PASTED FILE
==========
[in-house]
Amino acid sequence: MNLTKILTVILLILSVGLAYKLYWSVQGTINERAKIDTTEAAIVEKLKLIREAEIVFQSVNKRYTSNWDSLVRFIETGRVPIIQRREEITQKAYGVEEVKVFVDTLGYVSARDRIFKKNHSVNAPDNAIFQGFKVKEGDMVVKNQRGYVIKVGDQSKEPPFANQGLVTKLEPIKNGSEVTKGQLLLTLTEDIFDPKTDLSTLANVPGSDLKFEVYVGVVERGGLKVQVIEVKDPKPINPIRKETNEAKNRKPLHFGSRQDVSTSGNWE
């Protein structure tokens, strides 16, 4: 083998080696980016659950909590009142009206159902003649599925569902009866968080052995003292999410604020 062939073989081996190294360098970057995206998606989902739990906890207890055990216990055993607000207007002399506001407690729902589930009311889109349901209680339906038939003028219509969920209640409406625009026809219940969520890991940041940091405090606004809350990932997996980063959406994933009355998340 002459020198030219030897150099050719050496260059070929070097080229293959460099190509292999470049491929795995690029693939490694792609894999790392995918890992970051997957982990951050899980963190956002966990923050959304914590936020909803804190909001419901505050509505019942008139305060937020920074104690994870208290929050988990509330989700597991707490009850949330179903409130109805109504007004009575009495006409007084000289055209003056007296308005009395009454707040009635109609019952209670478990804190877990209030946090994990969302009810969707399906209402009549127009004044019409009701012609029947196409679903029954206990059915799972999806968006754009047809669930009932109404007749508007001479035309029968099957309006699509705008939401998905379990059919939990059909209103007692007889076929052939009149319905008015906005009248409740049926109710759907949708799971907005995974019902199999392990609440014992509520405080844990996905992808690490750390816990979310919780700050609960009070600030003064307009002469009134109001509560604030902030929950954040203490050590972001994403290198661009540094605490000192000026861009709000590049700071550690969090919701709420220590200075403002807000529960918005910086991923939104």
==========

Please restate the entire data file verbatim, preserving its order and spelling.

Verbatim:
[in-house]
Amino acid sequence: MNLTKILTVILLILSVGLAYKLYWSVQGTINERAKIDTTEAAIVEKLKLIREAEIVFQSVNKRYTSNWDSLVRFIETGRVPIIQRREEITQKAYGVEEVKVFVDTLGYVSARDRIFKKNHSVNAPDNAIFQGFKVKEGDMVVKNQRGYVIKVGDQSKEPPFANQGLVTKLEPIKNGSEVTKGQLLLTLTEDIFDPKTDLSTLANVPGSDLKFEVYVGVVERGGLKVQVIEVKDPKPINPIRKETNEAKNRKPLHFGSRQDVSTSGNWE
């Protein structure tokens, strides 16, 4: 083998080696980016659950909590009142009206159902003649599925569902009866968080052995003292999410604020 062939073989081996190294360098970057995206998606989902739990906890207890055990216990055993607000207007002399506001407690729902589930009311889109349901209680339906038939003028219509969920209640409406625009026809219940969520890991940041940091405090606004809350990932997996980063959406994933009355998340 002459020198030219030897150099050719050496260059070929070097080229293959460099190509292999470049491929795995690029693939490694792609894999790392995918890992970051997957982990951050899980963190956002966990923050959304914590936020909803804190909001419901505050509505019942008139305060937020920074104690994870208290929050988990509330989700597991707490009850949330179903409130109805109504007004009575009495006409007084000289055209003056007296308005009395009454707040009635109609019952209670478990804190877990209030946090994990969302009810969707399906209402009549127009004044019409009701012609029947196409679903029954206990059915799972999806968006754009047809669930009932109404007749508007001479035309029968099957309006699509705008939401998905379990059919939990059909209103007692007889076929052939009149319905008015906005009248409740049926109710759907949708799971907005995974019902199999392990609440014992509520405080844990996905992808690490750390816990979310919780700050609960009070600030003064307009002469009134109001509560604030902030929950954040203490050590972001994403290198661009540094605490000192000026861009709000590049700071550690969090919701709420220590200075403002807000529960918005910086991923939104």